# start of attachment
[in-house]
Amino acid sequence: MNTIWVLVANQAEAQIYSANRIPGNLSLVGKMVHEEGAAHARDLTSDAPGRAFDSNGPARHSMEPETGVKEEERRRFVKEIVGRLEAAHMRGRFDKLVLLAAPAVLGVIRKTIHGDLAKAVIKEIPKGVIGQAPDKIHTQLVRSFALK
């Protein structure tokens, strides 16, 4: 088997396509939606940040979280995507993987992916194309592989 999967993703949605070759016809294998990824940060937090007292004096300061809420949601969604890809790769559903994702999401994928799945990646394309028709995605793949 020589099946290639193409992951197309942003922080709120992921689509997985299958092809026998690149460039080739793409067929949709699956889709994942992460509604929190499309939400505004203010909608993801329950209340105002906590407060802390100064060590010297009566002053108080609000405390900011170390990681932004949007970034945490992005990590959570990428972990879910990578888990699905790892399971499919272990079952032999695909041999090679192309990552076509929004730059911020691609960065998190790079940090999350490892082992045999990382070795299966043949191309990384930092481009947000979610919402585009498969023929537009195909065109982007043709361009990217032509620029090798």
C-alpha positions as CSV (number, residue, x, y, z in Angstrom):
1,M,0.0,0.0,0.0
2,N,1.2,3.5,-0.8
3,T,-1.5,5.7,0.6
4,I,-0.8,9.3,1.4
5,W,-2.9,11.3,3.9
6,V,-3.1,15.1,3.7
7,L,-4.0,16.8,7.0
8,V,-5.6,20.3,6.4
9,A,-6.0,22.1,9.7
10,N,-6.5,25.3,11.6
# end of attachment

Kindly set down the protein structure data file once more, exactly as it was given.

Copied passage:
[in-house]
Amino acid sequence: MNTIWVLVANQAEAQIYSANRIPGNLSLVGKMVHEEGAAHARDLTSDAPGRAFDSNGPARHSMEPETGVKEEERRRFVKEIVGRLEAAHMRGRFDKLVLLAAPAVLGVIRKTIHGDLAKAVIKEIPKGVIGQAPDKIHTQLVRSFALK
């Protein structure tokens, strides 16, 4: 088997396509939606940040979280995507993987992916194309592989 999967993703949605070759016809294998990824940060937090007292004096300061809420949601969604890809790769559903994702999401994928799945990646394309028709995605793949 020589099946290639193409992951197309942003922080709120992921689509997985299958092809026998690149460039080739793409067929949709699956889709994942992460509604929190499309939400505004203010909608993801329950209340105002906590407060802390100064060590010297009566002053108080609000405390900011170390990681932004949007970034945490992005990590959570990428972990879910990578888990699905790892399971499919272990079952032999695909041999090679192309990552076509929004730059911020691609960065998190790079940090999350490892082992045999990382070795299966043949191309990384930092481009947000979610919402585009498969023929537009195909065109982007043709361009990217032509620029090798």
C-alpha positions as CSV (number, residue, x, y, z in Angstrom):
1,M,0.0,0.0,0.0
2,N,1.2,3.5,-0.8
3,T,-1.5,5.7,0.6
4,I,-0.8,9.3,1.4
5,W,-2.9,11.3,3.9
6,V,-3.1,15.1,3.7
7,L,-4.0,16.8,7.0
8,V,-5.6,20.3,6.4
9,A,-6.0,22.1,9.7
10,N,-6.5,25.3,11.6